Results of the NIH-funded study are published online ahead of print June 18 in the Journal of Allergy and Clinical Immunology.
Using existing data from a national health survey of 860 children ages 6 to 18, Johns Hopkins researchers examined the relationship between a child’s urinary levels of antibacterials and preservatives found in many personal-hygiene products and the presence of IgE antibodies in the child’s blood. IgE antibodies are immune chemicals that rise in response to an allergen and are markedly elevated in people with allergies.
“We saw a link between level of exposure, measured by the amount of antimicrobial agents in the urine, and allergy risk, indicated by circulating antibodies to specific allergens,” said lead investigator Jessica Savage, M.D., M.H.S., an allergy and immunology fellow at Hopkins.
The researchers caution that the findings do not demonstrate that antibacterials and preservatives themselves cause the allergies, but instead suggest that these agents play a role in immune system development.
The investigators say their findings are also consistent with the so-called hygiene hypothesis, which has recently gained traction as one possible explanation behind the growing rates of food and environmental allergies in the developed world. The hypothesis suggests that early childhood exposure to common pathogens is essential in building healthy immune responses. Lack of such exposure, according to the theory, can lead to an overactive immune system that misfires against harmless substances such as food proteins, pollen or pet dander.
“The link between allergy risk and antimicrobial exposure suggests that these agents may disrupt the delicate balance between beneficial and bad bacteria in the body and lead to immune system dysregulation, which in turn raises the risk of allergies,” Savage added.
In the study, those with the highest urine levels of triclosan — an antibacterial agent used in soaps, mouthwash and toothpaste — had the highest levels of food IgE antibodies, and therefore the highest allergy risk, compared with children with the lowest triclosan levels. Children with the highest urinary levels of parabens — preservatives with antimicrobial properties used in cosmetics, food and medications — were more likely to have detectable levels of IgE antibodies to environmental allergens like pollen and pet dander, compared with those with low paraben levels.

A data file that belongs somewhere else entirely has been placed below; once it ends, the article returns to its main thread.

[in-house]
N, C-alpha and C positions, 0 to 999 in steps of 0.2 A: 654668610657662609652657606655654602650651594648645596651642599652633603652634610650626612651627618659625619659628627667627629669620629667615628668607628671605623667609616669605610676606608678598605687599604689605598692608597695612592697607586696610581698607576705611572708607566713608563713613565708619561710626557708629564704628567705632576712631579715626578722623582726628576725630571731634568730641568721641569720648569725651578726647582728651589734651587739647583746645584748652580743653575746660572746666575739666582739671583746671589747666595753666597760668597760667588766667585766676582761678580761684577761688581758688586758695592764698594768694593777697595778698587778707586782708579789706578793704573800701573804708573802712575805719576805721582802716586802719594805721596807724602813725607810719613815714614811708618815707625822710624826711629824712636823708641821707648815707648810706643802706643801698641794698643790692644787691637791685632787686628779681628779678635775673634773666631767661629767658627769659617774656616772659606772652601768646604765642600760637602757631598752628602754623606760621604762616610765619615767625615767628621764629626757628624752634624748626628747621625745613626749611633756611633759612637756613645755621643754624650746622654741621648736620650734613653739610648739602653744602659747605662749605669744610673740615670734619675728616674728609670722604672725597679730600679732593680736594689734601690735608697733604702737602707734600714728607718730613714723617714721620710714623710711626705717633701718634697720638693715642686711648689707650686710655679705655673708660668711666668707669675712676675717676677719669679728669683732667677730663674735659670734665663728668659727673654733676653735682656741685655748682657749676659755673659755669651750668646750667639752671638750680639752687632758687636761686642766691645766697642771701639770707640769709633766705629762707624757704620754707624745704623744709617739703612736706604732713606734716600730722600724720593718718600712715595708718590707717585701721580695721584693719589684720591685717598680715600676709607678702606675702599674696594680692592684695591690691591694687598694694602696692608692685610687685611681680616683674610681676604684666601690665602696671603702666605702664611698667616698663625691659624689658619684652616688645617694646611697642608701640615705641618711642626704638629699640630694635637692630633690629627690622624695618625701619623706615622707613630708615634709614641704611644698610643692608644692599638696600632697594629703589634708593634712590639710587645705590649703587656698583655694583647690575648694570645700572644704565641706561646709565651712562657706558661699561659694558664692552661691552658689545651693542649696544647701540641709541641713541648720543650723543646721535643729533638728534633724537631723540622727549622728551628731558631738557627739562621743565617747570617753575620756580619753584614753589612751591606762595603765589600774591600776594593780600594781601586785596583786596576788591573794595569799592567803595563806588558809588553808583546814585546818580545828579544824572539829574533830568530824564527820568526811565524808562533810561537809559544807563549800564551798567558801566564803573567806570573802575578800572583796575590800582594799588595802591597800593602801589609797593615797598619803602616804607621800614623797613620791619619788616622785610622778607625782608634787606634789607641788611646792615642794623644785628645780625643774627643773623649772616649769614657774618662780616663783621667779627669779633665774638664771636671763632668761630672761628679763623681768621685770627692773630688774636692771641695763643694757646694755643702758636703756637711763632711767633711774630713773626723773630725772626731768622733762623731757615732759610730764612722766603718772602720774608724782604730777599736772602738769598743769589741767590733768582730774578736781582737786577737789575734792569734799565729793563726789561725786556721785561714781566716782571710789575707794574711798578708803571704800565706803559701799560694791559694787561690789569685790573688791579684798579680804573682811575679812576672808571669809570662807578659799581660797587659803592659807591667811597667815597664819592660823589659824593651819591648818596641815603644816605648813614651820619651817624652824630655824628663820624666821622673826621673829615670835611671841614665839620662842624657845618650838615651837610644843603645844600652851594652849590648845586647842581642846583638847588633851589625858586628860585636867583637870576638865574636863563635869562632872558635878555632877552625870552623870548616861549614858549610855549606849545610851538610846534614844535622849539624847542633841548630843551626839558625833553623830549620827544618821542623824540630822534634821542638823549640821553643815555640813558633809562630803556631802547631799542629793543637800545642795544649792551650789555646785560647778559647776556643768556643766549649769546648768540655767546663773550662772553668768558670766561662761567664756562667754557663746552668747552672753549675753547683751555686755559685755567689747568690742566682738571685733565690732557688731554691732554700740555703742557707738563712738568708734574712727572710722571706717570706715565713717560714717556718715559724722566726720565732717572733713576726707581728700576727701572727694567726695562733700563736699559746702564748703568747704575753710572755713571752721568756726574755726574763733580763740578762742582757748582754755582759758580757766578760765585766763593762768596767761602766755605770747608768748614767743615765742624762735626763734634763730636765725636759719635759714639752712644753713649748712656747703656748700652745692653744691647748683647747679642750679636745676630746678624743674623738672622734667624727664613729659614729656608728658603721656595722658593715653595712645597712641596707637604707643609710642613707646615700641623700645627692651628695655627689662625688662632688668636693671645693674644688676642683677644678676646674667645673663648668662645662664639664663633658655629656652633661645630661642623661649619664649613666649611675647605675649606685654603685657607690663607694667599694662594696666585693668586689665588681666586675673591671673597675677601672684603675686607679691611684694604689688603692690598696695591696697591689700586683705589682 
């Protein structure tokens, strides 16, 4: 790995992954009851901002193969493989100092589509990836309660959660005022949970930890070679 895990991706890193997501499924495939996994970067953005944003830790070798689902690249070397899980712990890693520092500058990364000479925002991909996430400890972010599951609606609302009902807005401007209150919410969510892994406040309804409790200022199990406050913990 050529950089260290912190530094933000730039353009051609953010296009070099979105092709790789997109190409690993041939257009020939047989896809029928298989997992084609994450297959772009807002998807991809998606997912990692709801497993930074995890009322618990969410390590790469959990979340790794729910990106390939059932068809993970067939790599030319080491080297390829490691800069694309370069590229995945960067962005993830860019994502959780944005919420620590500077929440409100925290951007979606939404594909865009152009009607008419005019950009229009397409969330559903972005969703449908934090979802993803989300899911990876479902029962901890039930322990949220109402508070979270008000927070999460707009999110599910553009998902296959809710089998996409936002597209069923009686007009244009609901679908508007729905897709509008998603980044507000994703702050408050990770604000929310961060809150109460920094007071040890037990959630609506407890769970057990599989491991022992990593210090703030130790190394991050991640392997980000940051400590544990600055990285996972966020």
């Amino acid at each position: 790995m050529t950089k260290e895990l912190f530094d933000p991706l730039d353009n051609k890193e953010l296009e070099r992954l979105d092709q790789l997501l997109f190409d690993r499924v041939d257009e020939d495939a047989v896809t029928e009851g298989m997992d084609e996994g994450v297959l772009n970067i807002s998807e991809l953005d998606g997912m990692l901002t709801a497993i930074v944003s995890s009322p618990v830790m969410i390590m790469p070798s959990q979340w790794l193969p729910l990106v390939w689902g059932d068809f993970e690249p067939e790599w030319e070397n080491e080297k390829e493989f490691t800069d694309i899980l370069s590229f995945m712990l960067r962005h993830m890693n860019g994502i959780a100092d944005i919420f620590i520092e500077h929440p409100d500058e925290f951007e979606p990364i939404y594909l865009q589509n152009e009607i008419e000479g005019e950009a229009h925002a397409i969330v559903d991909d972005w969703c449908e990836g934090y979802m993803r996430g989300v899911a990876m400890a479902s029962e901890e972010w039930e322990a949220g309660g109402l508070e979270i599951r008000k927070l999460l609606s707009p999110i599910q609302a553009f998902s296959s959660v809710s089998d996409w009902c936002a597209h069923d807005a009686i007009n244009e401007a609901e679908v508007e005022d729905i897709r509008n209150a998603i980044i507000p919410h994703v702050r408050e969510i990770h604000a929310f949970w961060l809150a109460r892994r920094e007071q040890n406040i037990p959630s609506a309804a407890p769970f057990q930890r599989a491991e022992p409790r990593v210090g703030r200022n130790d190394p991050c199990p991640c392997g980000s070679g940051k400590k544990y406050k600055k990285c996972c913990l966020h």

The team initially zeroed in on seven ingredients previously shown to disrupt endocrine function in lab and animal studies. These compounds were bisphenol A — found in plastics — and triclosan, benzophenone-3 and propyl, methyl, butyl and ethyl parabens, found in personal-hygiene products and some foods and medications. Interestingly, triclosan and propyl and butyl parabens, all of which have antimicrobial properties, were the only ones associated with increased allergy risk in the current study, the researchers noted.
“This finding highlights the antimicrobial properties of these agents as a probable driving force behind their effect on the immune system,” said senior investigatorCorinne Keet, M.D., M.S., an allergist at Johns Hopkins Children’s Center.
Children with the highest urine levels of triclosan had nearly twice the risk of environmental allergies as children with the lowest urinary concentrations. Those with highest levels of propyl paraben in the urine had twice the risk of an environmental allergy. Food allergy risk was more than twice as pronounced in children with the highest levels of urinary triclosan as in children with the lowest triclosan levels. High paraben levels in the urine were not linked to food allergy risk.
To clarify the link between antimicrobial agents and allergy development, the researchers are planning a long-term study in babies exposed to antibacterial ingredients at birth, following them throughout childhood.
The research was funded by the National Institutes of Health training grant number T32AI007056-31.
Co-investigators on the research were Elizabeth Matsui, M.D., M.H.S., and Robert Wood, M.D., both of Hopkins.
Founded in 1912 as the children’s hospital at The Johns Hopkins Hospital, the Johns Hopkins Children’s Center offers one of the most comprehensive pediatric medical programs in the country, with more than 92,000 patient visits and nearly 9,000 admissions each year. Hopkins Children’s is consistently ranked among the top children’s hospitals in the nation. Hopkins Children’s is Maryland’s largest children’s hospital and the only state-designated Trauma Service and Burn Unit for pediatric patients. It has recognized Centers of Excellence in dozens of pediatric subspecialties, including allergy, cardiology, cystic fibrosis, gastroenterology, nephrology, neurology, neurosurgery, oncology, pulmonary, and transplant. Hopkins Children’s will celebrate its 100th anniversary and move to a new home in 2012. For more information, please visit www.hopkinschildrens.org
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